Making Business Sense out of Mobile Music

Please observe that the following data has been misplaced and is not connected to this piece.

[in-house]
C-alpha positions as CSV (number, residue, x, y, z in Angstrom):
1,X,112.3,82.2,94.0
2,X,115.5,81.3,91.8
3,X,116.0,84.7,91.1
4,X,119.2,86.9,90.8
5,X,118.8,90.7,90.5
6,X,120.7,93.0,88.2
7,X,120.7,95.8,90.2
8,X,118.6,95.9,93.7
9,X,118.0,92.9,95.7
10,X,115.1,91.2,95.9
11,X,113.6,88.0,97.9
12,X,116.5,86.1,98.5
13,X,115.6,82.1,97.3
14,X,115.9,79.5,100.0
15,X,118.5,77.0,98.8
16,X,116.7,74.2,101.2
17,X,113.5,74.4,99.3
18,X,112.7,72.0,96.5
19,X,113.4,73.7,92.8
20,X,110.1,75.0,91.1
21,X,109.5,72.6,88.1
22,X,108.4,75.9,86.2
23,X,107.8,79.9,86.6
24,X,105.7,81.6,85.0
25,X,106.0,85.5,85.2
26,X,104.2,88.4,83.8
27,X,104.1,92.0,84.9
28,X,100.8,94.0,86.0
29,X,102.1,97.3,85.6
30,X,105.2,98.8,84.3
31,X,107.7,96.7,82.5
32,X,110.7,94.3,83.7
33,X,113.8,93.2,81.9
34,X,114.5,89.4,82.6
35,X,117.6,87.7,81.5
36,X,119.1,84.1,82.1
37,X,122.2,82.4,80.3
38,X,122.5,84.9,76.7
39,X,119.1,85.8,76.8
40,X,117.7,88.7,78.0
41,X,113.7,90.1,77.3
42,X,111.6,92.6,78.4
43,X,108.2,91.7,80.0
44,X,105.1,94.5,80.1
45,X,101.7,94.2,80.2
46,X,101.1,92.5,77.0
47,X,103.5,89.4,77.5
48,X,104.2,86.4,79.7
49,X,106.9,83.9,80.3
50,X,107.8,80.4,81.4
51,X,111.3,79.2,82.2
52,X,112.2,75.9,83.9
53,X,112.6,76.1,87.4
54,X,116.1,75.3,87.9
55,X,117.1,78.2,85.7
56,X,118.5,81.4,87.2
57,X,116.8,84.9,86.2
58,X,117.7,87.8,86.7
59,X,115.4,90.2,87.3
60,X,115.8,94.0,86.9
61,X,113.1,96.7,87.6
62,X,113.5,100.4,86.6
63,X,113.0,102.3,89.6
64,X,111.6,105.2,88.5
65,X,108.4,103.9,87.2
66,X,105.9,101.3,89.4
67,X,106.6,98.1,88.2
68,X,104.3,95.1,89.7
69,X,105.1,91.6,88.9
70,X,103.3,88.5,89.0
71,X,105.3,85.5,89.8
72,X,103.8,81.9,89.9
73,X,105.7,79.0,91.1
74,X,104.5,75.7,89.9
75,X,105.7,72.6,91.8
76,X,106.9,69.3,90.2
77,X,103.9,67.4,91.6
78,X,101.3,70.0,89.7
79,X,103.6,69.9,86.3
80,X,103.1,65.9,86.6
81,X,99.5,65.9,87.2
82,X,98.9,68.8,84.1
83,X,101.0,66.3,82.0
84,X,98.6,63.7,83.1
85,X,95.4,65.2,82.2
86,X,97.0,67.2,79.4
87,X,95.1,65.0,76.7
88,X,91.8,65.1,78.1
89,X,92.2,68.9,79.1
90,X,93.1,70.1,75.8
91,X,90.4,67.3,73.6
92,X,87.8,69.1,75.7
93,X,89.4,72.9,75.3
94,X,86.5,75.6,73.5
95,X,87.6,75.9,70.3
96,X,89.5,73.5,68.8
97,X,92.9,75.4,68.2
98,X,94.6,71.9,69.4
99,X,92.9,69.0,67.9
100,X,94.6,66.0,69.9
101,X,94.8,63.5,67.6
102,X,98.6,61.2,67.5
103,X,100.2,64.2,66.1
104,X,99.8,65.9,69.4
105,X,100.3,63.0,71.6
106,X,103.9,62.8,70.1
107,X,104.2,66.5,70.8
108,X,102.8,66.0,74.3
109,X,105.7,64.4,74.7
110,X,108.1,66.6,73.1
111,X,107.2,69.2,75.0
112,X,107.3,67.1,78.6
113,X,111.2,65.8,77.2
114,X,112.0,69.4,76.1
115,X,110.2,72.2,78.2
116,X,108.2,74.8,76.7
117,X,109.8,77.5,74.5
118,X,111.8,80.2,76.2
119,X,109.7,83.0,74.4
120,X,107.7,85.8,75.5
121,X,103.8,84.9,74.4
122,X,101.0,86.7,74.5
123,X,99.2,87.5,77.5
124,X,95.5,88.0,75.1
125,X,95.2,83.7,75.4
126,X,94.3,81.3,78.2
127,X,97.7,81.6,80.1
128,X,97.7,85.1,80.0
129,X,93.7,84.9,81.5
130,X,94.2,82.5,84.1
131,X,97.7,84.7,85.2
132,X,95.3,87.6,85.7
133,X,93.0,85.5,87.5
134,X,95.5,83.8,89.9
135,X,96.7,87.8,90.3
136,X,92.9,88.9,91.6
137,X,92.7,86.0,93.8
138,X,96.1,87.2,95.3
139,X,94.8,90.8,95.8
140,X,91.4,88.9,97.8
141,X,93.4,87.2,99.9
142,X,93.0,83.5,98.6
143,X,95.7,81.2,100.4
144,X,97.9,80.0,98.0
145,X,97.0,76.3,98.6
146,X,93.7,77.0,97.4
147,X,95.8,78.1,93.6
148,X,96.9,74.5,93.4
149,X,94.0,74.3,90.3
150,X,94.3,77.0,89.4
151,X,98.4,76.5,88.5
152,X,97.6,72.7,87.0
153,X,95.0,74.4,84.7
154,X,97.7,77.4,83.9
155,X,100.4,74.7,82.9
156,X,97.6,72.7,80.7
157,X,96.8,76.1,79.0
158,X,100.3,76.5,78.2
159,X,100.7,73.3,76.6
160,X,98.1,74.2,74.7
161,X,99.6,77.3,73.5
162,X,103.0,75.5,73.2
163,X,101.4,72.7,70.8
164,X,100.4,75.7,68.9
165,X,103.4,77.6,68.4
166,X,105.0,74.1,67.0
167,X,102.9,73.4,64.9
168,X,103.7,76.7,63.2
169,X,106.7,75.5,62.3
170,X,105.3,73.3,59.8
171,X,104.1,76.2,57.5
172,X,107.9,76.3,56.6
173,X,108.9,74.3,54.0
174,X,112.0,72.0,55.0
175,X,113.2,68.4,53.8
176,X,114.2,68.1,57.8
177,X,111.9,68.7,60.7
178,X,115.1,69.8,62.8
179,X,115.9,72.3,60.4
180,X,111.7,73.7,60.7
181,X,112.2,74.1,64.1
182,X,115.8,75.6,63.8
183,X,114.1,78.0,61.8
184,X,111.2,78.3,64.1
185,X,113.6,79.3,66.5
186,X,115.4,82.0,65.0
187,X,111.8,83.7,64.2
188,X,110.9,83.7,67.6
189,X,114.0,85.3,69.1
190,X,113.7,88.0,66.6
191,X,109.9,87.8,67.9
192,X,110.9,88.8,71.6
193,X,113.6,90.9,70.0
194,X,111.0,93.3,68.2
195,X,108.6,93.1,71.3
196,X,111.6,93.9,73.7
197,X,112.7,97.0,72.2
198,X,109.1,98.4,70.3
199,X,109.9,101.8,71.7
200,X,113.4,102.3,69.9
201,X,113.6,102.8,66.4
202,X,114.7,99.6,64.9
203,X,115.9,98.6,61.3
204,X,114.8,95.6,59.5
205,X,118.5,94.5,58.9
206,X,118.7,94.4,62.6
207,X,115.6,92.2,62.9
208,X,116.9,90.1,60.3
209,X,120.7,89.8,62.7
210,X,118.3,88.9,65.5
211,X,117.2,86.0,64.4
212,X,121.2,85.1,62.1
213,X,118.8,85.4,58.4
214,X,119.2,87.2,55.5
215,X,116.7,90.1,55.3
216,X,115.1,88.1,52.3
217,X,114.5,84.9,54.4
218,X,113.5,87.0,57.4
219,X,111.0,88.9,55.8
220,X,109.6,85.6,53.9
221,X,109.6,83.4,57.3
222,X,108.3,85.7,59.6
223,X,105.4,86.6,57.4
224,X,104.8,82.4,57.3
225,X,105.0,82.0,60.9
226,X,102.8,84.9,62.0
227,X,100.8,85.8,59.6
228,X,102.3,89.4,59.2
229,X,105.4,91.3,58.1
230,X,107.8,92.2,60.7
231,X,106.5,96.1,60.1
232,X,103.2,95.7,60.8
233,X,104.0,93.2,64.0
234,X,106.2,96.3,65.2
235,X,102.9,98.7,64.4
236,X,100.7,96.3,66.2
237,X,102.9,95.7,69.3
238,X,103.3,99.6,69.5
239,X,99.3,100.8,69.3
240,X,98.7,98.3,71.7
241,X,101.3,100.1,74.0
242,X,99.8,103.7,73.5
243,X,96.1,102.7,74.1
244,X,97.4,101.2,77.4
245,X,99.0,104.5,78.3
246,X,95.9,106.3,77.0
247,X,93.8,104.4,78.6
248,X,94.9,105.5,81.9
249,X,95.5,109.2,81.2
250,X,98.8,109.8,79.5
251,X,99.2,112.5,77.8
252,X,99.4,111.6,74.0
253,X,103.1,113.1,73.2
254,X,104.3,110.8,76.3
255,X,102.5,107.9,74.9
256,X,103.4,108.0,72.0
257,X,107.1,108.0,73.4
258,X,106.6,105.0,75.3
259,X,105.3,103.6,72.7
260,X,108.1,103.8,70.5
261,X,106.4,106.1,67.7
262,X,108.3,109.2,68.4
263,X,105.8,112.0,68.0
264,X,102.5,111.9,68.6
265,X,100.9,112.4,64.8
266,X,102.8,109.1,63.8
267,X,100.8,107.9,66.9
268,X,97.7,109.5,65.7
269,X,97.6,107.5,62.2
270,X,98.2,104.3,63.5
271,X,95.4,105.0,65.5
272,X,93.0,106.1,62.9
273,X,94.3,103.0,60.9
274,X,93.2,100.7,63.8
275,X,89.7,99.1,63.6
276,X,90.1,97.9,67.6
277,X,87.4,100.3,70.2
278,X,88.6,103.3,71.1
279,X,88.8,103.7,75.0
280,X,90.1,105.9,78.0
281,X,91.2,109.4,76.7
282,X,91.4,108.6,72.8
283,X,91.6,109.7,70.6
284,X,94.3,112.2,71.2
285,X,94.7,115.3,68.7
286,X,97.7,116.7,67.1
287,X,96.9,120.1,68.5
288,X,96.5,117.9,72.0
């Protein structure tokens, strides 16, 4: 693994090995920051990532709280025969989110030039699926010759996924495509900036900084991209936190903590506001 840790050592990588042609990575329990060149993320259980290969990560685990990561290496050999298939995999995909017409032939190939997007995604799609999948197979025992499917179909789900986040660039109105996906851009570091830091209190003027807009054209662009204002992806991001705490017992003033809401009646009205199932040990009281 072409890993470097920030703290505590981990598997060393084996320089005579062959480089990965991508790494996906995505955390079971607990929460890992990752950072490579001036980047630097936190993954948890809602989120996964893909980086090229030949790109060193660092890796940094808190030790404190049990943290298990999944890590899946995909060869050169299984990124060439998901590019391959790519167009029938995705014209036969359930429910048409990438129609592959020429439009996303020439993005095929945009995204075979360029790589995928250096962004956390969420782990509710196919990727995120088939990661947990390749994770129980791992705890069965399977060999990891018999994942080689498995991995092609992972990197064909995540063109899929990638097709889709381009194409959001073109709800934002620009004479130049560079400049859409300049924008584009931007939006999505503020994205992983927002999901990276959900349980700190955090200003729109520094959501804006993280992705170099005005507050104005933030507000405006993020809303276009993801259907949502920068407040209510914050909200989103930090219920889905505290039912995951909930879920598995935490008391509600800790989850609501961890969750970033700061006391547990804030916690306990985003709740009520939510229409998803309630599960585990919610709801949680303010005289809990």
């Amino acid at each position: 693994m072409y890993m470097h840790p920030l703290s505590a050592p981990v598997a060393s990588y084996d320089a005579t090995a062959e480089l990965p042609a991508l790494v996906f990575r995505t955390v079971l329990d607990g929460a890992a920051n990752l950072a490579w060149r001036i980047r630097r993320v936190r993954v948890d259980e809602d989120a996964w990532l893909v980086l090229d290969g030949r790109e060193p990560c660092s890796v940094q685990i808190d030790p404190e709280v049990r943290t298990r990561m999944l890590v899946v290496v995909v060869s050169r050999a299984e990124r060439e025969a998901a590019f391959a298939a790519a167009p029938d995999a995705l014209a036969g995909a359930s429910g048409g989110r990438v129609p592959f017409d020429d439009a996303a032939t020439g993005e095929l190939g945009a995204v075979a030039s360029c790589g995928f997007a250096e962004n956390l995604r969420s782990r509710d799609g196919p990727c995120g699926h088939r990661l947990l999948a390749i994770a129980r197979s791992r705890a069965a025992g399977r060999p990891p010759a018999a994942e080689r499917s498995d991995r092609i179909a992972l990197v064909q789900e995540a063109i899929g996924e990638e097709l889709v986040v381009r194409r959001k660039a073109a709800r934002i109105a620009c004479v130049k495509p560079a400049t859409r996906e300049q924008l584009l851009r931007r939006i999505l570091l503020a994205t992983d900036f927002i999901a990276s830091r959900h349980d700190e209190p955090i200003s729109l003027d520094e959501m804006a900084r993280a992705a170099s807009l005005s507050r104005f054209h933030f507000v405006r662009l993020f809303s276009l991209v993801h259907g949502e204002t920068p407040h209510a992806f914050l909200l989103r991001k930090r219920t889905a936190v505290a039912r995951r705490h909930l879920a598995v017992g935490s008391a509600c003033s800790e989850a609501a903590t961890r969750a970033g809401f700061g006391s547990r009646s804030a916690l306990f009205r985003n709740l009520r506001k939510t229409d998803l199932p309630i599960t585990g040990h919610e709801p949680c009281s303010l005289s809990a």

By Susan Murray Music is growing in the mobile space. In 2006, revenue associated with mobile music nearly doubled, according to iSuppli. While ringtones still capture the biggest piece of the revenue pie, the market is shifting. Radio, according to mSpot CEO and co-founder Daren Tsui, is showing the most growth in this space. As the market expands and operators and developers jump into the segment, they must sort out which business strategies to pursue, including whether to adopt a per-song download model or a subscription-based offering. Players in the space also must decide whether to deliver music via sideloading or stick with a carrier-controlled model. Market research firm M:Metrics has found that sideloading is gaining momentum. "From my perspective, one of the things the music space is forcing operators and manufacturers [to consider is sideloading] given that people want to integrate the mobile phone into their digital lifestyle," says Mike Donovan, M:Metrics senior analyst. Three times as many customers are opting to side-load content compared to those who download content from operator stores, according to Donovan, who notes sideloading is even more popular in Europe. In terms of sideloading growth, from January to March a million more people were sideloading music than buying from an operator store; an increase of 17.5 percent in the three-month period. "At least in the U.S., the subscription-based model really hasn't taken off," Tsui says. "I think that the music industry as a whole is going through a drastic decline in revenue, but music has never been more popular. They are trying hard to figure how to address this falling revenue issue." One important thing for the industry to realize, according to Tsui, is that there are so many different ways for people to get music, many of which are illegal. The sector must understand “the pains and the ecosystem” so they can start developing solutions, he says. Donovan adds that pricing still needs to be worked out. "There would be more growth in operator music stores if pricing more aligned with online pricing schemes," he says. Tsui believes it is best to tie all mobile music offerings together by sending the consumer to one place to gain access to all of his music services. It was this holistic philosophy that prompted the company to develop a music center, a portal that ties various music services together. mSpot, according to Tsui, develops its applications in BREW, Java and native, but one thing the company finds compelling about BREW is that since a single company controls the platform, developers can innovate very quickly. Through uiOne, BREW also is exploring surfacing features on the phone tops. "Anything that helps the user get to music faster on a phone, we love," Tsui says. BREW is also making strides in the mobile space with consumers, according to M:Metrics: 5.1 percent of BREW handset owners listened to music (both sideloaded and from an operator music store) on their mobile phones in March. This compares to 3.4 percent of Java handset owners. Overall, consumer awareness of mobile music is increasing as operators promote devices as music capable. Donovan likens the uptake in music phones to the rise of cameraphones, saying at first consumers thought the idea of taking pictures with their phone was crazy. M:Metrics estimates that two-thirds of people who listen to music on their phone already own a dedicated music player, such as an iPod or an MP3 player. Donovan expects music to drive multimedia use in mobile forward, just as it did on the Internet. He also believes that while it is unlikely that Apple's iPhone will take over the market, its arrival will make people more aware that their phones can do more than just make calls or sent text messages. The hour-long “Mobile Music: The Obstacles, Benefits and Trends” session will feature Tsui and will focus mainly on the business and marketing side of the market, although technology issues will be weaved into the presentation. The session, scheduled for Thursday, June 21 at 1:30 p.m., will delve into the growing mobile music trend and discuss how to overcome obstacles to extend a company's reach into the market.